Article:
- Sheetlike networks of microfilaments that move outward to extend the cytoplasm in cell motility.
- What occurs during the cytoplasm flows forward stage of diapedesis?
- Actin fiber extension occurs and the cytoskeletal framework shifts forward.
Cytplasm of cell flows into lamellapodia in direction of chemotaxic signals (ECF and NCF) released by mast cells, etc.
Cytoplasm changes from (a gel to a sol) readily flow into the expanding process.
- What occurs during the retraction with footprint stage of diapedesis?
- Trailing edge thins and forms retraction fiber.
This "snaps" leaving footprint or bit of membrane and cytoplams at focal attachement point.
- How does cell membrane move forward? (3 hypotheses)
- 1. Cytoskeletal elements, actin filaments are bound to membrane wall by myosin I - micro filaments grow, polymerize under influence of profilin to push membrane ahead of it
2. Myosin I with plasma membrane attached to it, the microfilaments are extended without profilin but still push membrane forward.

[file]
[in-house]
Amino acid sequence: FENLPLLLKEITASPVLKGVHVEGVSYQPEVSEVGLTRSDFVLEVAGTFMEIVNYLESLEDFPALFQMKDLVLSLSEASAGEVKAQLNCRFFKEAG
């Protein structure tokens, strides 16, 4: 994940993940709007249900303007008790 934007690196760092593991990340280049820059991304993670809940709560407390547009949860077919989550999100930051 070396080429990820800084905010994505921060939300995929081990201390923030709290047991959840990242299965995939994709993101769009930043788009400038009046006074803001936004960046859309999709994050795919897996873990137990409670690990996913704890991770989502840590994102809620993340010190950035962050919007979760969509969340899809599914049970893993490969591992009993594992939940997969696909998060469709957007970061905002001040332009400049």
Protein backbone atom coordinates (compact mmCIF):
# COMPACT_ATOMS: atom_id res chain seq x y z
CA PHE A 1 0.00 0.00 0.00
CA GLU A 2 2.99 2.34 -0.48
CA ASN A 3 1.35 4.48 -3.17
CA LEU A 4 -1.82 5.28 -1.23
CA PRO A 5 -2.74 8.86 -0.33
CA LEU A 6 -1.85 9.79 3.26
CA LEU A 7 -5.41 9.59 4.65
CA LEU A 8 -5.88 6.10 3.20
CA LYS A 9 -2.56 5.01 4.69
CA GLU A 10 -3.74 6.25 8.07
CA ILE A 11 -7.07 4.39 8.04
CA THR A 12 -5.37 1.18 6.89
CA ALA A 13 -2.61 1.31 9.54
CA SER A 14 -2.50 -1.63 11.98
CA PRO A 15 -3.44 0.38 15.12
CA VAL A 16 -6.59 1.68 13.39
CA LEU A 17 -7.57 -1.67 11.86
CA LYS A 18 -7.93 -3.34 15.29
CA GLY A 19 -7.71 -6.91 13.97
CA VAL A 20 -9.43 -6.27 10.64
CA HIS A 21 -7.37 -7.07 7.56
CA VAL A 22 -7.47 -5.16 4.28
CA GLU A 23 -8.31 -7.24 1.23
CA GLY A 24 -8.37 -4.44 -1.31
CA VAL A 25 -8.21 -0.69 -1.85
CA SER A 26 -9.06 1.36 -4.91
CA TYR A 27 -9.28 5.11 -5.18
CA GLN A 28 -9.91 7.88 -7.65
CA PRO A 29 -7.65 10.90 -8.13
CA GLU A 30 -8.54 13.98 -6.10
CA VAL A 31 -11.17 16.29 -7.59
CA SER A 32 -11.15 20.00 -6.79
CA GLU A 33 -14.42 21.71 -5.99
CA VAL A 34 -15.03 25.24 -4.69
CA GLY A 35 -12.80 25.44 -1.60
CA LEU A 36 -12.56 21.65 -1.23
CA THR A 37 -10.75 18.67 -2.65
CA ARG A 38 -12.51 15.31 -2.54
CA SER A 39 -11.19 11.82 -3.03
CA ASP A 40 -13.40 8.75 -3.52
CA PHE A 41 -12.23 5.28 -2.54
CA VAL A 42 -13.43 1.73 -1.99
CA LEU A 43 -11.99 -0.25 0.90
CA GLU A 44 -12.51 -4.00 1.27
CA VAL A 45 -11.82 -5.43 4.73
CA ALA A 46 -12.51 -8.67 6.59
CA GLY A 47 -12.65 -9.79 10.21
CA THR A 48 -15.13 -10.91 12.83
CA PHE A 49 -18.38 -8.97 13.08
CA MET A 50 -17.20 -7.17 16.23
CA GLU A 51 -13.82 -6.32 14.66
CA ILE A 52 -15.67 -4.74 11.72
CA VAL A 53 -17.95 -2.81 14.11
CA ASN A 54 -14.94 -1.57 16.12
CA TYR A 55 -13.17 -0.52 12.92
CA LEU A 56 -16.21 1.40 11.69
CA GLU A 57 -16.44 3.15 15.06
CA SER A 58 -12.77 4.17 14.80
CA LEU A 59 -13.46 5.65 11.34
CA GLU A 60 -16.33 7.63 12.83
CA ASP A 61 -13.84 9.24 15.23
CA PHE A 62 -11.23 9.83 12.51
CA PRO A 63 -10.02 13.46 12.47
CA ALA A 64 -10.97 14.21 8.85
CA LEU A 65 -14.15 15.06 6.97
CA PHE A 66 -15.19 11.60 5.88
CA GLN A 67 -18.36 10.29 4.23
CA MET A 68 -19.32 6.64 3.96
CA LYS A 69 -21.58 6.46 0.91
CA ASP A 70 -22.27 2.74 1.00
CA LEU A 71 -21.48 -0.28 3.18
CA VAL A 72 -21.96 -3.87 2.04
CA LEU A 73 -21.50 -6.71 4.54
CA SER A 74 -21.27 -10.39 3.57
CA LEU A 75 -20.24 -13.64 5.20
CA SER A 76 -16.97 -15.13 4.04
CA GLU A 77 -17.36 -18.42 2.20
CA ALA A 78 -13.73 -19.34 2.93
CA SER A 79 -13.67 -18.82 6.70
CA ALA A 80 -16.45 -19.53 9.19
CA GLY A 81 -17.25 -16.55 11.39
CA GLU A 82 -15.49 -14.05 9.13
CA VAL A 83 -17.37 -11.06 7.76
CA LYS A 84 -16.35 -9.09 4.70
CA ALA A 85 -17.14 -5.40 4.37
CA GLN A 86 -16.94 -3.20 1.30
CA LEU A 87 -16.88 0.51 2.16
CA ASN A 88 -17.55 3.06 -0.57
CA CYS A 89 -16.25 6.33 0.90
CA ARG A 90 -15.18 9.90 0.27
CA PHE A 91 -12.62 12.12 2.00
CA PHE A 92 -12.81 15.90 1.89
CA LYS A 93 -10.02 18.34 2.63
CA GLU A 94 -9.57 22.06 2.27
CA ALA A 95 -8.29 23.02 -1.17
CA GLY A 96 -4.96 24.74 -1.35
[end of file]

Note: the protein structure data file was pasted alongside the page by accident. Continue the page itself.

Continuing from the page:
3. Myosin I attaches plasma membrane to cytoskeleton and myosin I moves forward within the membrane to shift microfilaments forward. (Rapid shif of cytoplams from gel to sol thought to be caused by increased osmotic pressure in forward edge)
- What is intrinsic to all 3 mechanisms of the cell membrane moving forward?
- The nucleus and all other organelles are attached to the cytoskeleton and are moved forward with the framework.
- How does the cell know which direction to go? (2)
- Chemotaxtic factors (mast cells)
Calcium concentration gradients.
- Give five examples of how formation of tissues and organs can be regulated by interaction with the extracellular matrix.
- 1. Cells help create order in ECM via integrins.
2. Organ formation